The Indiana Supreme Court in Cooper Industries v. The City of South Bend found that the City of South Bend could maintain its claim under Indiana's Environmental Legal Action statute (ELA) against Cooper Industries, the corporate successor to Studebaker. There was a dispute about whether the city was too late when it filed its cost recovery lawsuit in 2003 based on when the statute of limitations on South Bend's claims against Cooper began to run. Cooper argued that any cause of action to recover response costs should begin to run against South Bend as soon as the city knew or should have known about the contamination at the former Studebaker facility. This argument is potentially detrimental to brownfields redevelopment because often a city or party seeking to remediate the blighted area will know about the presence of contamination years before cleanup and cost recovery begin.

The Supreme Court reversed the Court of Appeals and held that South Bend timely filed its claim under the ELA but upheld the decision in that South Bend was too late with the filing of its common law claims of negligence, public and private nuisance, and trespass. The Supreme Court said that the six-year statute of limitations for injury to real property applies to the common law causes of action and that it begins to run when a claimant knows or reasonably should have known of the contamination.

In the world of environmental cost recovery, there is a dispute about how long a party has to bring a claim under the ELA. Is the time limit six years based on Indiana's statute of limitations for injury to real property found at Ind. Code § 34-11-2-7? Or is it 10 years under the general statute of limitations, found at Ind. Code § 34-11-1-2(a), which for example, has been used as the statute of limitations for claims under the Underground Storage Tank Act? The Supreme Court declined to identify which limitations period was appropriate, finding that South Bend's claim was timely under either. The question of which statute of limitations is appropriate goes to whether the ELA is a statute allowing direct cost recovery for injury to real property or contribution from other responsible parties. The answer of the Supreme Court in Cooper seems to be that the ELA is both. Therefore, the court didn't expressly or implicitly answer the question about which limitations period applies to the ELA. The Supreme Court, however, noted that unlike a CERCLA §107(a) cost recovery action, the ELA did not require a claimant to be an innocent landowner.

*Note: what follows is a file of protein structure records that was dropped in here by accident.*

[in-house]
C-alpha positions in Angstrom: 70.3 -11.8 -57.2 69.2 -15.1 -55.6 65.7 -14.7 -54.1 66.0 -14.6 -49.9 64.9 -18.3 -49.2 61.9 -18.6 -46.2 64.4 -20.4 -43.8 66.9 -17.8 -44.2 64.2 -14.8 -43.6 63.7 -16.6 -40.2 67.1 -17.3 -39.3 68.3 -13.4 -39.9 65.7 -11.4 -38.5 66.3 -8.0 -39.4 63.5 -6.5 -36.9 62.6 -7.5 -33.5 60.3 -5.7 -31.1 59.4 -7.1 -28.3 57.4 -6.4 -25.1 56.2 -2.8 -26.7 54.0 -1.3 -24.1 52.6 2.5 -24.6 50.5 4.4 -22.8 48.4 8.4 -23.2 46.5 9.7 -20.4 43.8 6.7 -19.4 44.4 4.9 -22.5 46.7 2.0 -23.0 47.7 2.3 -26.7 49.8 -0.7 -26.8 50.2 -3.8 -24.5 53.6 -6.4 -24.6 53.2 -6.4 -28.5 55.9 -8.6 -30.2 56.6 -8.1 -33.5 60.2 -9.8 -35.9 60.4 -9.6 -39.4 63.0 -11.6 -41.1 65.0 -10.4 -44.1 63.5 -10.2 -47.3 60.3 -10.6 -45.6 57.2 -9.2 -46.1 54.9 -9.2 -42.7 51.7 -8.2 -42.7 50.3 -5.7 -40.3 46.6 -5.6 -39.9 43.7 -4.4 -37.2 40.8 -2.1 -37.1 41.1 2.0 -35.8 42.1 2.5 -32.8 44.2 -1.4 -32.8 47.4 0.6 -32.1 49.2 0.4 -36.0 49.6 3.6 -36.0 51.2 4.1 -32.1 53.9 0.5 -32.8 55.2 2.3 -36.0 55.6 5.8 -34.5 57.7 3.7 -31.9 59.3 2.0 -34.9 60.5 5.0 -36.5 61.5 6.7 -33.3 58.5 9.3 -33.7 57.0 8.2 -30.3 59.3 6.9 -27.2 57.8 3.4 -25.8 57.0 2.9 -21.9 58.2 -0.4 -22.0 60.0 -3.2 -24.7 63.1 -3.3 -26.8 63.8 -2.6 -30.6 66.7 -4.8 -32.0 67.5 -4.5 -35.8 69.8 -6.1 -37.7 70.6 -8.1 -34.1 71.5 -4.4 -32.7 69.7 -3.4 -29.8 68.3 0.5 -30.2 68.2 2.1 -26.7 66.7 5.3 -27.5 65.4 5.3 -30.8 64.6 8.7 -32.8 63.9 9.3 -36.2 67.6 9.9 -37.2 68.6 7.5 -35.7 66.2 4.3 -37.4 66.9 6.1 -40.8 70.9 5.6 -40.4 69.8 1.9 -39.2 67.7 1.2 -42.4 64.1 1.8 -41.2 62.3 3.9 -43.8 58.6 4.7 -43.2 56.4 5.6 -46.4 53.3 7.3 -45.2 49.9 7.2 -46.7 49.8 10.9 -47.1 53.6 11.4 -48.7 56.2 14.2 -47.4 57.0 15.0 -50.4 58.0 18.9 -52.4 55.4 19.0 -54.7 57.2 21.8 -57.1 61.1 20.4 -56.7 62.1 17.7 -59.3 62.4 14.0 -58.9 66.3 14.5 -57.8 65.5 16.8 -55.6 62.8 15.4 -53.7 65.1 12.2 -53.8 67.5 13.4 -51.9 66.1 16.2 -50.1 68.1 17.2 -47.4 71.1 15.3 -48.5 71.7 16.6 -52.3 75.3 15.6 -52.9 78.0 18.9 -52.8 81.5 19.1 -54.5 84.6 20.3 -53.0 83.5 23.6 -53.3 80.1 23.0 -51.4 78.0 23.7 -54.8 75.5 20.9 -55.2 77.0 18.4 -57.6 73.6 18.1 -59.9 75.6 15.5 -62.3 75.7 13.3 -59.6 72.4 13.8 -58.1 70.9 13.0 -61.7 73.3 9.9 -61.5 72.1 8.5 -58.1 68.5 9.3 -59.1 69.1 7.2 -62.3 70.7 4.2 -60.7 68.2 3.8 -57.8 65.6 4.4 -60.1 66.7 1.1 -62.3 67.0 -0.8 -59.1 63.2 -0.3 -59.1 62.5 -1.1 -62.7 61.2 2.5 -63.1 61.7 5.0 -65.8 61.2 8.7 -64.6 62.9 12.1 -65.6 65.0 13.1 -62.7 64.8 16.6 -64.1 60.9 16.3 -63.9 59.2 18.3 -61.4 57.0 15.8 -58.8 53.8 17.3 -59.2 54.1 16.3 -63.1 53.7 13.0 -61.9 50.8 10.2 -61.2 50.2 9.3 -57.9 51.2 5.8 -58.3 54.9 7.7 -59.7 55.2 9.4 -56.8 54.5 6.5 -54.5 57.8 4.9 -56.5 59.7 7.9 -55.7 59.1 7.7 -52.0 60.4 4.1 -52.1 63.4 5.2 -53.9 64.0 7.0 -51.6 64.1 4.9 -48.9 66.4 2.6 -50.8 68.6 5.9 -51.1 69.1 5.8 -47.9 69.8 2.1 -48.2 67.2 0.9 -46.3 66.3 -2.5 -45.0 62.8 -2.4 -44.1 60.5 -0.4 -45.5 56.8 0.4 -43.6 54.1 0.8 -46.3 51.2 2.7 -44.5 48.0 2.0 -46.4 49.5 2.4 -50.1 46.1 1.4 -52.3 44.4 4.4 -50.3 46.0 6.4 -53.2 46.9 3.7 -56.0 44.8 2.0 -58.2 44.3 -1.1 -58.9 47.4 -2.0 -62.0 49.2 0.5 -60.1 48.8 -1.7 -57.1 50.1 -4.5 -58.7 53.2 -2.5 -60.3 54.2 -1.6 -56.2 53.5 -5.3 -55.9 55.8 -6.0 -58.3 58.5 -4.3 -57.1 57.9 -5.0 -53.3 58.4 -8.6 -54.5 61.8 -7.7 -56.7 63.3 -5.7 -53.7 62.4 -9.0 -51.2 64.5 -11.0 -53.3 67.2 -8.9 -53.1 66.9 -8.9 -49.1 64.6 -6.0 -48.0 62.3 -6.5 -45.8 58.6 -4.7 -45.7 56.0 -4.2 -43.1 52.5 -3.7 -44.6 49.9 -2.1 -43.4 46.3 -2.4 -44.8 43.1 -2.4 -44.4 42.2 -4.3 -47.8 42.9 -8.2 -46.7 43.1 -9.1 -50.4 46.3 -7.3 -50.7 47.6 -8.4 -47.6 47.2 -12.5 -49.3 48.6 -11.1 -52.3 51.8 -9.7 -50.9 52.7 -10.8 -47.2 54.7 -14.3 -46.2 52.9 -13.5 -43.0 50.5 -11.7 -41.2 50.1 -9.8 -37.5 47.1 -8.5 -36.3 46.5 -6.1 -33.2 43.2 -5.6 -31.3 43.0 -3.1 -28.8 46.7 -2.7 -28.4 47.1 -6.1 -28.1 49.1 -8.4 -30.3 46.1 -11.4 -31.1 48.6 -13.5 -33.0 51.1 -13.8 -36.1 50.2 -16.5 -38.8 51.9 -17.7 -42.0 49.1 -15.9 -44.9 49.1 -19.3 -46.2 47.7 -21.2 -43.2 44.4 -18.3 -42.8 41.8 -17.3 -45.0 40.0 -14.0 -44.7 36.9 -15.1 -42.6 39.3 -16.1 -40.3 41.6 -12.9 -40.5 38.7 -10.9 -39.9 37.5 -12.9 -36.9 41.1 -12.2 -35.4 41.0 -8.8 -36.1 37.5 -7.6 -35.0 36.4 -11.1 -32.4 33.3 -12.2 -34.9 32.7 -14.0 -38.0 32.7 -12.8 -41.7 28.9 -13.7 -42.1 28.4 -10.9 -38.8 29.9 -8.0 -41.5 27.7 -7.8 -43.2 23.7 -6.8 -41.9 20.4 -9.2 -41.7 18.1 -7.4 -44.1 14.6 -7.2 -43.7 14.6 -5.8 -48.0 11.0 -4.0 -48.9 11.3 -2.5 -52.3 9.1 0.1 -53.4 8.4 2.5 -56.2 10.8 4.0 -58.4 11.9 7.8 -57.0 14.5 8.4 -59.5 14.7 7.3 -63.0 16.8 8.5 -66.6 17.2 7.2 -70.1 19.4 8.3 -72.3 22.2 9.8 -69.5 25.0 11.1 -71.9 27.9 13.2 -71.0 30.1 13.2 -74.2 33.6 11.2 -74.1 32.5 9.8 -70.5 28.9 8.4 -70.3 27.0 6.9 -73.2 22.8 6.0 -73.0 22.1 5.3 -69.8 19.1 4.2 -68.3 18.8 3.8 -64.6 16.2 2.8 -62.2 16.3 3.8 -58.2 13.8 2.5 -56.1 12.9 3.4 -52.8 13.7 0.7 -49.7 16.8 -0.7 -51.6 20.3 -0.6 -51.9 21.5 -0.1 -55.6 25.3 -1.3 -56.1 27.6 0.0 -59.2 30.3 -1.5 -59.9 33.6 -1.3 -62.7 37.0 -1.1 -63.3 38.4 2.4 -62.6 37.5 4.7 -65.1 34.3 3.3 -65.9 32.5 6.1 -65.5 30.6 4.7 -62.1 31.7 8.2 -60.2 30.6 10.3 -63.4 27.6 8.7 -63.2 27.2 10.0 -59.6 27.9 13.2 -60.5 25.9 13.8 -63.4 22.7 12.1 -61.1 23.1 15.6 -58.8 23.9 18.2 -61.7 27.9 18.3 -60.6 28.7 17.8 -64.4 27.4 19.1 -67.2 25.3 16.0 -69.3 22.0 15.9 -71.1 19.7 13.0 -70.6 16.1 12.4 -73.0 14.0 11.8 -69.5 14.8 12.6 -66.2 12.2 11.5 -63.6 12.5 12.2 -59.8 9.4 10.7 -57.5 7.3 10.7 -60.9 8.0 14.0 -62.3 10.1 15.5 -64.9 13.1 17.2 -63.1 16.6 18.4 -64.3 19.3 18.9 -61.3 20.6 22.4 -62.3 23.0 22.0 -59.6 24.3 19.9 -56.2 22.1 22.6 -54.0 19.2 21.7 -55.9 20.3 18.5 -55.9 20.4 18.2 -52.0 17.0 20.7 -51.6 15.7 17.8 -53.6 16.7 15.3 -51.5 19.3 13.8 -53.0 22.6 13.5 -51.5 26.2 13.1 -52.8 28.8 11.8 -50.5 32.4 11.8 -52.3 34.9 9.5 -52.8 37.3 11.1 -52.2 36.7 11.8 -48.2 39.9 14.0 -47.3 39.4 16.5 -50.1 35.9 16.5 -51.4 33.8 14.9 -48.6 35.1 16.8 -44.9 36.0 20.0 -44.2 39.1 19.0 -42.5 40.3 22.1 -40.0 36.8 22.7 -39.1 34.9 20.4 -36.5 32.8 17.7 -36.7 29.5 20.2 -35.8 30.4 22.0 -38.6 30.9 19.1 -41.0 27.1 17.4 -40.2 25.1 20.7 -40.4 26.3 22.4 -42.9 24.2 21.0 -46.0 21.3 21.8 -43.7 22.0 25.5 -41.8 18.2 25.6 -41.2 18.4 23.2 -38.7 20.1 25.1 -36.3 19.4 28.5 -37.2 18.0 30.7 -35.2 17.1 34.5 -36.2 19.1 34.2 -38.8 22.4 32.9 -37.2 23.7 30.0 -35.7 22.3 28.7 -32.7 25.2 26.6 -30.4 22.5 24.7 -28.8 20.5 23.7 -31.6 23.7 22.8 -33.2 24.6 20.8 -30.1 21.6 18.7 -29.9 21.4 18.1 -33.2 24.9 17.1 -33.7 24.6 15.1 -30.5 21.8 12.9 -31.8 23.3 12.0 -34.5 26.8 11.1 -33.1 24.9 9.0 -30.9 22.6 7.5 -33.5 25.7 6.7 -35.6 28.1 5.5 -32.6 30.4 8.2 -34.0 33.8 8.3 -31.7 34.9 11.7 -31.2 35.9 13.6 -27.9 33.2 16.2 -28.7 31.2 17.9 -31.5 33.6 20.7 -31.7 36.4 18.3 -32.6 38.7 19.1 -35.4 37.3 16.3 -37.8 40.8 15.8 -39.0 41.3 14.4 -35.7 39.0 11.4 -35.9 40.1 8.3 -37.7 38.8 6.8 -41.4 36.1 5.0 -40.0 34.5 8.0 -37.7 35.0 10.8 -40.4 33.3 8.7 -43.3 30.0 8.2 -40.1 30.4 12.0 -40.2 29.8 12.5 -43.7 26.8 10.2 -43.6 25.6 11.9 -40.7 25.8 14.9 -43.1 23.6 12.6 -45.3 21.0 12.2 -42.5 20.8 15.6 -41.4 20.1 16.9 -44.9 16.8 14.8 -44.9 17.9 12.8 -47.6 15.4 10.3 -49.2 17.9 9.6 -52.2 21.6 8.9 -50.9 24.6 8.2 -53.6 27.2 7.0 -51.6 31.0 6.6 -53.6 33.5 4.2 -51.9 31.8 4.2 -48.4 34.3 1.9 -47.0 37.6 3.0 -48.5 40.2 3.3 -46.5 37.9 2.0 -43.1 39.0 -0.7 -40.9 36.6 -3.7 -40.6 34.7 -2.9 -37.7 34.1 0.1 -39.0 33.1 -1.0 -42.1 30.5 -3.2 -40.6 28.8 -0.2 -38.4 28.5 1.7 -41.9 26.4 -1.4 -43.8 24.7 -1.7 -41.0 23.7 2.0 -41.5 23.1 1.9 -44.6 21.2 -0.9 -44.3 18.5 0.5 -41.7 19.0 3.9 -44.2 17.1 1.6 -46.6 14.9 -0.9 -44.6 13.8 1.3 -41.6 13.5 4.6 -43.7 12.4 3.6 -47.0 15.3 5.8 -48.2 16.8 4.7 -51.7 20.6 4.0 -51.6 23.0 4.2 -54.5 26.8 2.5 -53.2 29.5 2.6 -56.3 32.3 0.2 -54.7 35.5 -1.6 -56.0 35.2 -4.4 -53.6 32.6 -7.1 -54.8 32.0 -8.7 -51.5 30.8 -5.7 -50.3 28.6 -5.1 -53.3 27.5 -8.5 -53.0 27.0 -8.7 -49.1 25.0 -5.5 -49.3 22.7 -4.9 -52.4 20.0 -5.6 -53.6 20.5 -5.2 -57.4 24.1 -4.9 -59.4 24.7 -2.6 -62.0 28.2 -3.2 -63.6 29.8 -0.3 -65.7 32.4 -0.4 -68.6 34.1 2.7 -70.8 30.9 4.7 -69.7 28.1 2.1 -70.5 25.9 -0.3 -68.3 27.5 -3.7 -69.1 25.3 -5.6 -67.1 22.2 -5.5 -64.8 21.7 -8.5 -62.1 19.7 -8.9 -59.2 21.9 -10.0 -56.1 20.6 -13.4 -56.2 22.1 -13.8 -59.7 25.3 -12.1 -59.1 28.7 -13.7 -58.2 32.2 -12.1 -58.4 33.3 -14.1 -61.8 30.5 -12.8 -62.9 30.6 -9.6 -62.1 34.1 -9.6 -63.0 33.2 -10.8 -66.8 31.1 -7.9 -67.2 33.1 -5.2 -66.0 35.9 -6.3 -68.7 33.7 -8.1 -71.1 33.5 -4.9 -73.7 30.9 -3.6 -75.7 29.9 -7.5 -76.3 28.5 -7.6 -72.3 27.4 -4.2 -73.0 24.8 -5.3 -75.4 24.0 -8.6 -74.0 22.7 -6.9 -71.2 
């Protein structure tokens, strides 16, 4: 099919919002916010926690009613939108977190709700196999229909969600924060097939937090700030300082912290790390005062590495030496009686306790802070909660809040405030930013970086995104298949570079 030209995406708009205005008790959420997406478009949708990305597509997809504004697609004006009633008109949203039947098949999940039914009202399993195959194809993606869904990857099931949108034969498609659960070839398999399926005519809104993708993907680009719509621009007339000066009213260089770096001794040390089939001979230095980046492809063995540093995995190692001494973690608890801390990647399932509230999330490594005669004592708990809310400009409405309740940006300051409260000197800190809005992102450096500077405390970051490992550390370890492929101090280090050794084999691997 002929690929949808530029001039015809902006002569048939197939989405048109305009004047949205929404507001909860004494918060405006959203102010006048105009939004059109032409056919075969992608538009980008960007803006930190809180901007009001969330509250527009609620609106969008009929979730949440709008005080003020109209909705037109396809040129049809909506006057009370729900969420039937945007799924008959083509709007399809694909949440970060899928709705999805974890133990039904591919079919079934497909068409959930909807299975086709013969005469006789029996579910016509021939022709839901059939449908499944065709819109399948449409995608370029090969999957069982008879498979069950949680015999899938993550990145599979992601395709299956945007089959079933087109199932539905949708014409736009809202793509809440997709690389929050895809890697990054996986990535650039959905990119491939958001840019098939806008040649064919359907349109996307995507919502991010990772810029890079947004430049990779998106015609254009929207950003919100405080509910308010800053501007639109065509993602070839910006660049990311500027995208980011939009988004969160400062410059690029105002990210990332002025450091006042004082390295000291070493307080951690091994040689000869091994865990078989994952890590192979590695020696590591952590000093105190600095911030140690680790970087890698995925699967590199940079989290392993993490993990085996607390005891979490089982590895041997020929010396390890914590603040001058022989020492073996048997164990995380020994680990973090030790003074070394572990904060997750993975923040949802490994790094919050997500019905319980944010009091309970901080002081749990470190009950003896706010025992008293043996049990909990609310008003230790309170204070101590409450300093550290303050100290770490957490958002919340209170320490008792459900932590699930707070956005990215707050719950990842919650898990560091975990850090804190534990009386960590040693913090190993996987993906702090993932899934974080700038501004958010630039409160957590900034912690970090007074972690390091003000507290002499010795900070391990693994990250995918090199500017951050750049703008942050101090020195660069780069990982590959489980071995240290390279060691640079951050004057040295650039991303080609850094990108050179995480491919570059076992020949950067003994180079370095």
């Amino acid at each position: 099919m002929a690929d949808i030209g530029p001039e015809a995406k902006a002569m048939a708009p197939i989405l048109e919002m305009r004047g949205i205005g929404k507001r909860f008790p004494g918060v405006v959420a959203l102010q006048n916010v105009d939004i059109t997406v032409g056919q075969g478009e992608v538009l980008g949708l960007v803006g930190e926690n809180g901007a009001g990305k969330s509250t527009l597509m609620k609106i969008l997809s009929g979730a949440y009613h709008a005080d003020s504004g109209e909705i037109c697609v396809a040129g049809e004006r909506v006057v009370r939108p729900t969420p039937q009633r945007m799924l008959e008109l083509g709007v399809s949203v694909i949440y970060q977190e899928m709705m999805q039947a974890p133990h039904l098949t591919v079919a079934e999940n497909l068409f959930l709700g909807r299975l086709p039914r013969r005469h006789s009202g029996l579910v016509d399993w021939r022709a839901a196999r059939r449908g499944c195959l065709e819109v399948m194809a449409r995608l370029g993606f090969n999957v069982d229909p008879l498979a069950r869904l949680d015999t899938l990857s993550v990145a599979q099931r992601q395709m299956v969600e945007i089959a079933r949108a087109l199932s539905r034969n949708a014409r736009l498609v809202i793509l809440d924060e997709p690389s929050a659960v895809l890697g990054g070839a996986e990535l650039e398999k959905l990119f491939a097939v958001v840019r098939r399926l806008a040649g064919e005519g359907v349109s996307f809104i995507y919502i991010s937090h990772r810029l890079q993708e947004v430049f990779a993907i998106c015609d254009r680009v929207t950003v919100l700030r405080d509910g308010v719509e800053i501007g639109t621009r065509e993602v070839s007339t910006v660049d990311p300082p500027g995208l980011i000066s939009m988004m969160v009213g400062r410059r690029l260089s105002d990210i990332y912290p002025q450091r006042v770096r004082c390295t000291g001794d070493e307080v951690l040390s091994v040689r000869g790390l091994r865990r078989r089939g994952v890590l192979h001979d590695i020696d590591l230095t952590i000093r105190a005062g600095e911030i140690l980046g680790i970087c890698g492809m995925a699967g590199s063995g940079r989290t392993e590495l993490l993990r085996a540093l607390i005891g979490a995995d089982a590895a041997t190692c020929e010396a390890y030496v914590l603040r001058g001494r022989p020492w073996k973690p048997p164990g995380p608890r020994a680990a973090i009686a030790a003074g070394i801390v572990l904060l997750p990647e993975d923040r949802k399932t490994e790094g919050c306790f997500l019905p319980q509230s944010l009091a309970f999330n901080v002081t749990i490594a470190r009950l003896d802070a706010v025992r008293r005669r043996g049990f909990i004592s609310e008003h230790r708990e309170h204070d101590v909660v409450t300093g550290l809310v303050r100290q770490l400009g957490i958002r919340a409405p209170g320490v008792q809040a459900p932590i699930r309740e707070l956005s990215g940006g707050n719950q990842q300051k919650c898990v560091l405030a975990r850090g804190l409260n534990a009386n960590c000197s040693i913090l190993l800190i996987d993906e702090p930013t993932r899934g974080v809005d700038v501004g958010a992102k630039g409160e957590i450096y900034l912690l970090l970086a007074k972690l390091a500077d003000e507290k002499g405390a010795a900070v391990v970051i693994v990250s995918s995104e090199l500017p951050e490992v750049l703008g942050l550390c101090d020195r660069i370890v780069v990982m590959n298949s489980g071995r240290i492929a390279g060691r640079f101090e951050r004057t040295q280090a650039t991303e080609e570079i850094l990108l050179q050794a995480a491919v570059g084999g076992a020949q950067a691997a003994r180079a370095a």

There is also a dispute about what triggers the running of the statute of limitations. Does the standard discovery rule apply such that the limitations period for a party seeking cost recovery begins when it knew or should have known about the contamination? Should the trigger for the statute of limitations be when response costs are incurred? Or when a cleanup is ordered by IDEM or the EPA and why does it matter? For purposes of brownfields redevelopment or clean up of historically contaminated sites, if the trigger for the statute of limitations was when a party "knew or should have known" about the contamination, the limitations period could run long before anyone begins remediating the property and seeks to recover response costs from the potentially responsible parties.

The Court in Cooper Industries v. The City of South Bend held that the statute of limitations isn't triggered until a cause of action is complete and the City of South Bend, which had environmental reports going back to the mid-1990s and allegedly knew or should have known about the contamination at that time, didn't have a cause of action until the Environmental Legal Action (ELA) was enacted in February 1998. This determination preserved South Bend's claim against Cooper which was filed in 2003 – within either six or 10 years from the date of enactment. The Supreme Court in Cooper suggests that the discovery rule standard, "knew or should have known," may be applied to trigger the running of the limitations period for historical contamination discovered after the date of enactment of the ELA. While the result was extremely favorable to the City of South Bend and the redevelopment of the Studebaker Corridor, its general application to other ELA claims is somewhat limited.